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    Average cost of a hot tub


    Summary: How much does a hot tub cost, average hot tub installation costs and average cost of a hot tub.



    What could be lovelier than inviting your friends for a soak in the hot tub? Grab a drink, a towel, dive in and watch the sunset. The ideal way to chill out, entertain and, some say, keep healthy.

    So what do we mean by a hot tub? In short, a hot tub is a bath large enough for several people to fit into comfortably. They have engines to pump and heat water. They can be both indoors and outdoors. They come equipped with bubbling jets to sooth those tired muscles. Sounds good? Definitely, so what does the home-improver need to consider when making a purchase? With so many styles and brands on the market and with varying prices, how do you know where to start?


    Average cost

    Job

    Average cost

    Updated

    Quote

    Hot tub (Supply & install) £1200 - £8000 2012 n/a
    Running costs £10 - £40 (Per month) 2012 n/a

    Factors to consider

    A good starting point is to work out the area you have to fill. The size of the tub will naturally affect the size of the price tag. And you wouldn't want to rush out and order a tub only to realise it doesn't fit the allocated space. If you fancy an indoor hot tub, for the privacy if nothing else, make sure the floor is going to be able to carry the weight of the tub. Will it need reinforcing? Adequate drainage is another important consideration.

    Hot tubs can be made of different materials. This will influence the frequency of maintenance, which will have a knock on effect on running costs. Also the larger the tub, the greater the maintenance it is going to need.

    The non-professional can install smaller hot tubs, if you are looking to keep costs low. Some companies include 'easy to assemble' small tubs with the DIY enthusiast in mind. If you want to build one from scratch you are going to need the skills of a plumber, an electrician and possibly a carpenter. And remember, water and electricity can be a fatal combination. It seems sensible to spend some time researching hot tubs before actually ordering the parts. There are several 'how to' guides online and in print. There are companies supplying hot tub parts over the Internet and you could approach them by phone or email to talk through everything you are going to need.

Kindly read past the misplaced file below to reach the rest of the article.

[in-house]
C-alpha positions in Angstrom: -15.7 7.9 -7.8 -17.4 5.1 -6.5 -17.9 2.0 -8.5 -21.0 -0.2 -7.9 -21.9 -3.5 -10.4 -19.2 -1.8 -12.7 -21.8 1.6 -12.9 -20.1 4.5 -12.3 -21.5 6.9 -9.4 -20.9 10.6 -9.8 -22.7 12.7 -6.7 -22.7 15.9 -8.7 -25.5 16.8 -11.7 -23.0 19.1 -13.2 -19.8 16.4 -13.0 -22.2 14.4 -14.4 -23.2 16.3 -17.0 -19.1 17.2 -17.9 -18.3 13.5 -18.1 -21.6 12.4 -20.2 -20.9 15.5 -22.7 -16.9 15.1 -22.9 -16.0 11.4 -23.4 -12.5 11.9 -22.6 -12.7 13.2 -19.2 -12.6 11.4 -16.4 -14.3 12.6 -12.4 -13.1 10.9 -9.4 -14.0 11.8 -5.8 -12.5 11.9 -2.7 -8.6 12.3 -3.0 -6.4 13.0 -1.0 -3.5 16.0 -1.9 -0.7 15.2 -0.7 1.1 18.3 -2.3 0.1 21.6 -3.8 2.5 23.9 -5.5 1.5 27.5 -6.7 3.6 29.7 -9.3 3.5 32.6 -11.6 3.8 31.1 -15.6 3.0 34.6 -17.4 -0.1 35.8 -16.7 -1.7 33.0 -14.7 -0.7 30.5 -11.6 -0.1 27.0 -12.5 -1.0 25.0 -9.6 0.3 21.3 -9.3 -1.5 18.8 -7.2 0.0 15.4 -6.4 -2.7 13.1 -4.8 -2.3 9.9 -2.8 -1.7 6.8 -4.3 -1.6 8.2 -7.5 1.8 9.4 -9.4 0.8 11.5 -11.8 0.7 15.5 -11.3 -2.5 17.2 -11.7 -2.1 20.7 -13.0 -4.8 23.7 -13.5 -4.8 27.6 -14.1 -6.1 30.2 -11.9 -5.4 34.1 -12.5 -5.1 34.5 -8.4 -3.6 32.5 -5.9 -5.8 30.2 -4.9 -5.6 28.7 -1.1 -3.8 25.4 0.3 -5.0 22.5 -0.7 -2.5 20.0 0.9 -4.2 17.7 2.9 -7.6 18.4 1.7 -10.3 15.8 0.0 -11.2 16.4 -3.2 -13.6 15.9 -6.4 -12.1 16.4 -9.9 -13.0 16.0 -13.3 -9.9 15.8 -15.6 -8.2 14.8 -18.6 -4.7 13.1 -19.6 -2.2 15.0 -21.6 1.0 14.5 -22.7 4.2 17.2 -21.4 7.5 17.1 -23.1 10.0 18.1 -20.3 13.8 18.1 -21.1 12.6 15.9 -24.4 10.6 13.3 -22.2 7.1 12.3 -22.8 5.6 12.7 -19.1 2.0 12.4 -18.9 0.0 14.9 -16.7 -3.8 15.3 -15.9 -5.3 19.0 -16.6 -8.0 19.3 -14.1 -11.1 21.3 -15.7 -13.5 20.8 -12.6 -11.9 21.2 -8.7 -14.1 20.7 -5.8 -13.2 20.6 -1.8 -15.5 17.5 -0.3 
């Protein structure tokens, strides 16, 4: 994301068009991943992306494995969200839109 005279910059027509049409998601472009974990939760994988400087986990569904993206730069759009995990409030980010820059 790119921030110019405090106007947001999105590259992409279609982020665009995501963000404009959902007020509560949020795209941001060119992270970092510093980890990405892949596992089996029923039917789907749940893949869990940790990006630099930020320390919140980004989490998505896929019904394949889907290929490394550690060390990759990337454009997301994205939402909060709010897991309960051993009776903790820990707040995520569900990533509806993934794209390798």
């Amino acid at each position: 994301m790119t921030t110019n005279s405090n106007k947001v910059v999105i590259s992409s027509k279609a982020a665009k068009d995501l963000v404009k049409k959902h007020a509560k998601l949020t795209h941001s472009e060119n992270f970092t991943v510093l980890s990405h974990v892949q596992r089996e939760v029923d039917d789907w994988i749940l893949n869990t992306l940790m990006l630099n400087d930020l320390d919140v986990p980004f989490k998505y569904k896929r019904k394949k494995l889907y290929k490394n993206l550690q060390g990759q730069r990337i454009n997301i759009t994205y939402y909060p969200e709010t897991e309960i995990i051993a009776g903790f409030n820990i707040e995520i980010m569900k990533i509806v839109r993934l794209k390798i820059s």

You may prefer the convenience of a professional installation. Here's some good news. Many outdoor hot tubs are delivered ready to go. Once they have been located in that perfect garden spot, you just fill them up with the garden hose, flick the switch and jump in. However, if you decide the tub looks a bit conspicuous in the garden, adding decking or a cabin to give that spa ambience is a major cost implication.

    Whilst hot tubs do not require planning permission, erecting a cabin in the back garden to contain the tub might. As soon as you start considering gazebos, hot tub enclosures or any structure with walls and a canopy you would be well advised to check with your local authority first. The same applies to building regulations. Approval for planning permission and building regulation naturally incur fees.

    However, if you have plumped for an outdoor tub, you might want to ensure the neighbours are sympathetic. The tub's running engine might annoy them, leading to complaints to the local authority about noise pollution. Maybe they should be the first guests for a dip?

    An indoor hot tub, on the other hand, will come with plumbing needs. So the cost of professional installation will vary depending on the location of the tub, inside or outside. Spend time visiting company web sites to weigh up these factors first.

    You may prefer the convenience of a professional installation. Here's some good news. Many outdoor hot tubs are delivered ready to go.

    The ideal way to chill out, entertain and, some say, keep healthy.

    An indoor hot tub, on the other hand, will come with plumbing needs.


    Costs to consider

    The costs of running a hot tub include the electricity it uses to stay hot, the chemicals needed to keep the water hygienic and regular maintenance checks. The tub not only uses electricity while you are sitting in it, pumps and engines need to run daily to keep in good working order. The chemicals prevent lime scale build up, mould and keep the water sanitized. Experts advise testing the water every two to three weeks to see if it needs replacing. You need to scrub the surfaces clean at least monthly, just as you would your bathtub. You also need to inspect your filter cartridge from time to time. The filters help keep the water clean and strain out anything that may have fallen in. If you are negligent in keeping the tub well maintained the chances are it will break down faster, needing costly repairs. Hot tubs usually come with a cover and, when not in use, this keeps the water warm and minimizes evaporation, cutting down on running costs.

    Experts advise testing the water every two to three weeks to see if it needs replacing.




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